Asian American community strength, (2) mobilized Asian American political activism, and (3) represented an Asian American aesthetic containing Asian American points of view and sensitive portrayals of Asian American characters and communities. Under the rubric of “triangular cinema,” several types of movies were made. One type was the documentary film that dealt with historical injustice and contemporary racism. These included Loni Ding’s The Color of Honor (1988), and Christine Choy’s and Renee Tajima’s Who Killed Vincent Chin? (1987). Several important Asian American experimental films also were made during this period. These films, typically dealing with identity, race, and gender, included such classics as Helen Lee’s Sally’s Beauty Spot (1990) and Shu Lea Chang’s Color Schemes (1989). A third type of Asian American film was the feature length drama such as Peter Wang’s A Great Wall (1986), Mira Nair’s Mississippi Masala (1991), and Wayne Wang’s Joy Luck Club (1993). Even though it was the dramas that earned Asian American filmmakers popular and critical acclaim, as Asian American film scholar Jun Xing notes, documentaries remain the predominant genre

WISCONSIN FILM FESTIVAL ★ MADISON ★ APRIL 1-4, 2004 ★ WWW.WIFILMFEST.ORG ★ 877.963.FILM

Sponsor: Asian American Studies Program

Wet Sand: Voices from LA (Thu, Apr 1, 6:30pm, Sun, Apr 4, 2:45pm).

PROGRAMS Face Refugee Saigon, USA Stories Untold: Memories of Korean War Survivors Sumo East and West Wet Sand: Voices from LA Where’s the Party, Yaar? Who I Became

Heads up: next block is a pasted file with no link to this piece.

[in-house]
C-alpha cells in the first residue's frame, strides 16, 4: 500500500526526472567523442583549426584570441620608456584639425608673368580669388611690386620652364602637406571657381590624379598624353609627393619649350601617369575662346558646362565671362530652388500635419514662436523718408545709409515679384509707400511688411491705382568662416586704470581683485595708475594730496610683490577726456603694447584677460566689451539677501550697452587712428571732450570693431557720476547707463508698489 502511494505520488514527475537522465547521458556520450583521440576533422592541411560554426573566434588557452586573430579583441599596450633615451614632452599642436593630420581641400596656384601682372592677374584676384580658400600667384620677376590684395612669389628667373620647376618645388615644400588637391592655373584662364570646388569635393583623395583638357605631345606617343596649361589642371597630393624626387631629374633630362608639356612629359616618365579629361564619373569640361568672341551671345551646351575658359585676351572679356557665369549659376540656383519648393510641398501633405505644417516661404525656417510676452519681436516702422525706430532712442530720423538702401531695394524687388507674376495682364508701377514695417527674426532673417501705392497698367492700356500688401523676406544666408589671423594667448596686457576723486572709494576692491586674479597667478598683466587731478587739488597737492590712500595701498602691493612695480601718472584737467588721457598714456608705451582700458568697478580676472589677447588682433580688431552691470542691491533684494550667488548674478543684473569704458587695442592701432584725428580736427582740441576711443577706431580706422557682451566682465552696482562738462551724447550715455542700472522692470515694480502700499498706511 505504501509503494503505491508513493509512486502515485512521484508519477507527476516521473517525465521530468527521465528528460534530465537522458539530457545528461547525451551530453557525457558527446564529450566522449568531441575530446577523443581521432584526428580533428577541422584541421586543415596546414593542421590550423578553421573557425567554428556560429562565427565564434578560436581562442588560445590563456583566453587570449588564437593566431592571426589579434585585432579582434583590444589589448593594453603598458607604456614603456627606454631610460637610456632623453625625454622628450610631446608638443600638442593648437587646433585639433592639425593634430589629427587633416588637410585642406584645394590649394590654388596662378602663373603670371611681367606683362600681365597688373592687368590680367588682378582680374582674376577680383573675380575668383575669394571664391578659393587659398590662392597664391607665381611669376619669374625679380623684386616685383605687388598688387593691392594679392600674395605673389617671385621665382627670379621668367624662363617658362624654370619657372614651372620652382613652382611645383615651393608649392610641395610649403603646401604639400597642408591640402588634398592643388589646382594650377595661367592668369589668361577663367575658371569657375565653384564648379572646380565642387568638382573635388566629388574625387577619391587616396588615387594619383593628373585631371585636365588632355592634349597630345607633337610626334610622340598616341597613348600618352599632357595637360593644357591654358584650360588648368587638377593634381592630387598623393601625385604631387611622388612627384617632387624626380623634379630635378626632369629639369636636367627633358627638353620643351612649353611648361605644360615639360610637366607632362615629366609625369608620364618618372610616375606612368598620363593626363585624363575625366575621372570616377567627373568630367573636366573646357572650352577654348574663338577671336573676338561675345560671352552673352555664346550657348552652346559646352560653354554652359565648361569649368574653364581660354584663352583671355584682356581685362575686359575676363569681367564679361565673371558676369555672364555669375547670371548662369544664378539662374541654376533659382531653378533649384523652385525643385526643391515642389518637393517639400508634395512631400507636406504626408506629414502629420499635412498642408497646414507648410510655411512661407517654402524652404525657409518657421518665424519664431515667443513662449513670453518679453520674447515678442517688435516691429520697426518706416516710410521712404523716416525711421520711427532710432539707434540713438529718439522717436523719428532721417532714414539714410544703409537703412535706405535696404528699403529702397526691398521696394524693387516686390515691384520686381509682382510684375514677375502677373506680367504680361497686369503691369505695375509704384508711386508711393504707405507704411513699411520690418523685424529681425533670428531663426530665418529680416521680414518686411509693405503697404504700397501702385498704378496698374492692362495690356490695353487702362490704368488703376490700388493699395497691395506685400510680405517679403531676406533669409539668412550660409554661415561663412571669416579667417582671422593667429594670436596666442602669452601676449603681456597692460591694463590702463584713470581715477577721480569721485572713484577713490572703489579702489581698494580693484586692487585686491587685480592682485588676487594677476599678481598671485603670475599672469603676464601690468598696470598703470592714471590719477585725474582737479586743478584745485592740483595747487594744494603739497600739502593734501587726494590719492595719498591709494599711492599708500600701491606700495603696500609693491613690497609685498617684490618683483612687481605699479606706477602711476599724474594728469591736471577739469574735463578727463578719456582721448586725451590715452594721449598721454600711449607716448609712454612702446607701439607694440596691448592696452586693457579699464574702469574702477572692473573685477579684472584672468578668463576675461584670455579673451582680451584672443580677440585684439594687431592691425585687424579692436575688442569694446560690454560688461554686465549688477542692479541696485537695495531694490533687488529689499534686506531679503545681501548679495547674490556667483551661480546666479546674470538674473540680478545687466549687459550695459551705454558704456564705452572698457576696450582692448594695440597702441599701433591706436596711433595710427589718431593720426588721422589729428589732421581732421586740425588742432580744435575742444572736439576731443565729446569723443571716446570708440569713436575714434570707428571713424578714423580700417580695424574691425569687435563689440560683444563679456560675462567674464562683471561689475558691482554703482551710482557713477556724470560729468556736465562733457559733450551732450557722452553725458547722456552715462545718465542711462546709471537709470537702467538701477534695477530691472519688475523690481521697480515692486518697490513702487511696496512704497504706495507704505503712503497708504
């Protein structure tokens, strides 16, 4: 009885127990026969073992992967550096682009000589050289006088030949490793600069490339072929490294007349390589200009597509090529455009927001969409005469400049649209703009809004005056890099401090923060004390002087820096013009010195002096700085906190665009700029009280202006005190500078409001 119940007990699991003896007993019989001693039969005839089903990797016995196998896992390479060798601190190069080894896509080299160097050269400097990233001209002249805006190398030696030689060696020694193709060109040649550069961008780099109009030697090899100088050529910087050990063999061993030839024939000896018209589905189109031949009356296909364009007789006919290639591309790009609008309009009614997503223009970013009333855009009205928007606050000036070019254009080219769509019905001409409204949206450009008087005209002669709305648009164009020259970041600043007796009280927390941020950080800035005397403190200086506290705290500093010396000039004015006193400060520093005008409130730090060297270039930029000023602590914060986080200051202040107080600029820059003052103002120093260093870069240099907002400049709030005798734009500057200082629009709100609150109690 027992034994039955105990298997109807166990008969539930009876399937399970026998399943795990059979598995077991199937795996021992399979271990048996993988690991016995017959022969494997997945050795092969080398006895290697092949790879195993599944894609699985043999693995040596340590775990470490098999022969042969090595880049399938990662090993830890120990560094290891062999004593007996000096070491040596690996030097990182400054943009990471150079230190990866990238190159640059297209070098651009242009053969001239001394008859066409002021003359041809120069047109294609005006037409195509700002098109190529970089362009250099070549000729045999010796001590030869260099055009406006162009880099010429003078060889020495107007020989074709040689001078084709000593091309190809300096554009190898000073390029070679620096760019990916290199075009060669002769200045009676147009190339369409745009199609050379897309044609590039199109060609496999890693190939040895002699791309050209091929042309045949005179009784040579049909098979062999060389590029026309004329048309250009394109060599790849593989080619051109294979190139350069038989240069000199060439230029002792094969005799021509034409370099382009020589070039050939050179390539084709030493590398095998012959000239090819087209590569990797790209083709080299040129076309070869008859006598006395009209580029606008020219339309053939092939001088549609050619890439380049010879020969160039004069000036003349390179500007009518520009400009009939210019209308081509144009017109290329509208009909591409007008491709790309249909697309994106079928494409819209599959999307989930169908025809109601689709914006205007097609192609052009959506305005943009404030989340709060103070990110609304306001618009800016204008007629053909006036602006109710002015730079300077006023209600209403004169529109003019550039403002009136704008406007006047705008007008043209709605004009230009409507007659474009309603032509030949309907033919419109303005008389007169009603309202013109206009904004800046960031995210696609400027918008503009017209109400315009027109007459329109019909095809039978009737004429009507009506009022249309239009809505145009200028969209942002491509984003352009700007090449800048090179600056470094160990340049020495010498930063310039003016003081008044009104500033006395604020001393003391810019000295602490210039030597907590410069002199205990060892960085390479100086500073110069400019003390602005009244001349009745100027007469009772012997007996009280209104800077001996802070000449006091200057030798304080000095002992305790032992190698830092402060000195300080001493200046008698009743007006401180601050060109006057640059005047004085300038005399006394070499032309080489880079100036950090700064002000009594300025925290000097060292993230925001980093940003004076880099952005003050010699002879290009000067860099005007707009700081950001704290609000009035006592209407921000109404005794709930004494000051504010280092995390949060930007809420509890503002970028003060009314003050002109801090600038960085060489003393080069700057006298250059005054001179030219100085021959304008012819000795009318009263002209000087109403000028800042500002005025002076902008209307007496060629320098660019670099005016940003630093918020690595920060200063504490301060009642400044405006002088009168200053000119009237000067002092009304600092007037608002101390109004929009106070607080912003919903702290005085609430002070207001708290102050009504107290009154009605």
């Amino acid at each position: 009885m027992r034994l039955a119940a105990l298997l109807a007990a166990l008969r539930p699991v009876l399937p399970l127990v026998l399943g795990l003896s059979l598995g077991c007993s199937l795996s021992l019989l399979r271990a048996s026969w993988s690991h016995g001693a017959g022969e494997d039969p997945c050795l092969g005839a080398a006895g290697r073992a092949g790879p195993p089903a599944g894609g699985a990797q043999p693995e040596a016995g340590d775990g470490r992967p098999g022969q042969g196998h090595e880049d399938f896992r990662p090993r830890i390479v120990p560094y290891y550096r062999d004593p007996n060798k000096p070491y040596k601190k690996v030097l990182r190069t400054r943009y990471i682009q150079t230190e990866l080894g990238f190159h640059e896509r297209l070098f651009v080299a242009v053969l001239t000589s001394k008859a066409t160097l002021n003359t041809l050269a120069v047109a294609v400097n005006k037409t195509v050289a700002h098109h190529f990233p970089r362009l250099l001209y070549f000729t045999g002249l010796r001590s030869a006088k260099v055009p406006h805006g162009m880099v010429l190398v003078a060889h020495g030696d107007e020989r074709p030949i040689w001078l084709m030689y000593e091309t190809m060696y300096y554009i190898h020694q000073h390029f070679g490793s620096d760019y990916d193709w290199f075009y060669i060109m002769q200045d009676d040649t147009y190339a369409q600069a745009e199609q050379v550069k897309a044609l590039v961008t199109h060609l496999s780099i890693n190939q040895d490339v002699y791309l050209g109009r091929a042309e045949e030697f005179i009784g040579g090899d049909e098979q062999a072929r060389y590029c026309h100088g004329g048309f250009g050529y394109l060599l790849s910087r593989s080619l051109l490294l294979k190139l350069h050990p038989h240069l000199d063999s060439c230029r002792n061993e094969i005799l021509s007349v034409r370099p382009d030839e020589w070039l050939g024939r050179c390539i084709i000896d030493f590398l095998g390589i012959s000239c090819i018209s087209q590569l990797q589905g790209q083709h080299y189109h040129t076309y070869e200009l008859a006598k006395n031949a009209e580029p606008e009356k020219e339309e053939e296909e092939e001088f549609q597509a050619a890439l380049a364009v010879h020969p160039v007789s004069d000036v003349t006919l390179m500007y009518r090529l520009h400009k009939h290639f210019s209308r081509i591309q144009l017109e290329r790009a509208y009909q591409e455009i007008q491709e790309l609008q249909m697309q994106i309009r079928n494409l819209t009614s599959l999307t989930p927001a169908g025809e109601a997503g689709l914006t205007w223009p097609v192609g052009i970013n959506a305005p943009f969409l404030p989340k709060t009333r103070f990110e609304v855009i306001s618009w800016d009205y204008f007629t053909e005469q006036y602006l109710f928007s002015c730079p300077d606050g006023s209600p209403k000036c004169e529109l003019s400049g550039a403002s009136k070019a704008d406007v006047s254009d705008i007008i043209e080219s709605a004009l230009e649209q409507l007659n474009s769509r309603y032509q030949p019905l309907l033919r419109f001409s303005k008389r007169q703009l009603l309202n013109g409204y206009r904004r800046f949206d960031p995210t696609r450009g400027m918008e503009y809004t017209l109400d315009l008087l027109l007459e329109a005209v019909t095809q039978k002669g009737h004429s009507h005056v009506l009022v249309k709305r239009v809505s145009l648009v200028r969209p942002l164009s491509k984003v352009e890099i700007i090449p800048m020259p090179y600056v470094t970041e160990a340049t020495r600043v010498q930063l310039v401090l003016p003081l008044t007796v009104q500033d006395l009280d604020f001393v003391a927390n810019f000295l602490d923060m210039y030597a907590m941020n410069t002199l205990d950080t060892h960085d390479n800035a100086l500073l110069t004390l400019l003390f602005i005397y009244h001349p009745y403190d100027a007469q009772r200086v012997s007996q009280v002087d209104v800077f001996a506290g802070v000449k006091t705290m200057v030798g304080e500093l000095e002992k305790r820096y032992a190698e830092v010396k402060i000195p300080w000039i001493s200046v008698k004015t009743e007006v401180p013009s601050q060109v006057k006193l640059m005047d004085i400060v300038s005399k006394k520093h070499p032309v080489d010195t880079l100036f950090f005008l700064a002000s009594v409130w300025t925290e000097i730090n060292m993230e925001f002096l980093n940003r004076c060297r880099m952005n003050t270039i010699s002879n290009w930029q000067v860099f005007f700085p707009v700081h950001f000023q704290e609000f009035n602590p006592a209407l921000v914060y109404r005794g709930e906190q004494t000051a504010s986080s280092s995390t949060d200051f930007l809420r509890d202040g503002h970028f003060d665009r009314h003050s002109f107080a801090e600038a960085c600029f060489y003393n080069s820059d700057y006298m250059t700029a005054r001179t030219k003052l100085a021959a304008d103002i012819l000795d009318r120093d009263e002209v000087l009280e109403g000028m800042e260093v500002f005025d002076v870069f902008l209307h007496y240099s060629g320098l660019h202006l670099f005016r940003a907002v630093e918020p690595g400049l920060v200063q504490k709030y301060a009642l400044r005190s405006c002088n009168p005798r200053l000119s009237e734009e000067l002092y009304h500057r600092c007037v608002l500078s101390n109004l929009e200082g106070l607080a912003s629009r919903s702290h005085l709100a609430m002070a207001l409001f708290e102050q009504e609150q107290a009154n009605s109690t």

of Asian American cinema today. This trend is reflected in the slate of films being screened at Wisconsin Film Festival this year. One of the common themes in the documentaries being screened this year is how new immigrants deal with myriad problems related to cultural adjustment. The frustrations of language acquisition, the confusion of dealing with legal issues, and the ache of nostalgic desire for “home” are some of the themes explored in the films. The documentaries also reveal the diversity within Asian America. Each Asian American group has varying points of origin, unique dilemmas, and different networks of community and family resources to tap. One might expect that Indian and Japanese immigrants, from cultures that are unrelated in almost every way, have little in the way of shared experiences as immigrants (aside from the fact that they are ex-patriots). But the documentaries also show that immigrants from the neighboring countries of Vietnam and Cambodia also have very different experiences. Asian American feature films also deal with issues of immigration and cultural

adjustment, but as film scholar Jun Xing notes, they place more emphasis than documentaries and experimental films on the Asian American aesthetic dimension of “triangular cinema.” Many of the films retain a sociopolitical edge by, for example, using humor and exaggeration to lay bare the racist logic of stereotypes or showing the arbitrary injustice of cultural discrimination. But in the feature films we also see genuine slices of Asian American life. We may hear Asian languages in everyday routine conversations, see the daily energy and pulse of a Chinatown or a Koreatown, feel the beat of modern Asian-American fusion music, or almost smell and taste the samosa being fried up at the Indian fast food shop. Asian American cinema is a fast growing, diverse, and complex form of cultural expression of fast growing, diverse, and complex ethnic communities with roots in Asia. The films are entertaining, thought provoking, and poignant. Above all, however, they provide audiences a sense of Asian life in America in the voice, with the vision, and from the perspective of Asian Americans themselves. ★


2004 Wisconsin Film Festival Film Guide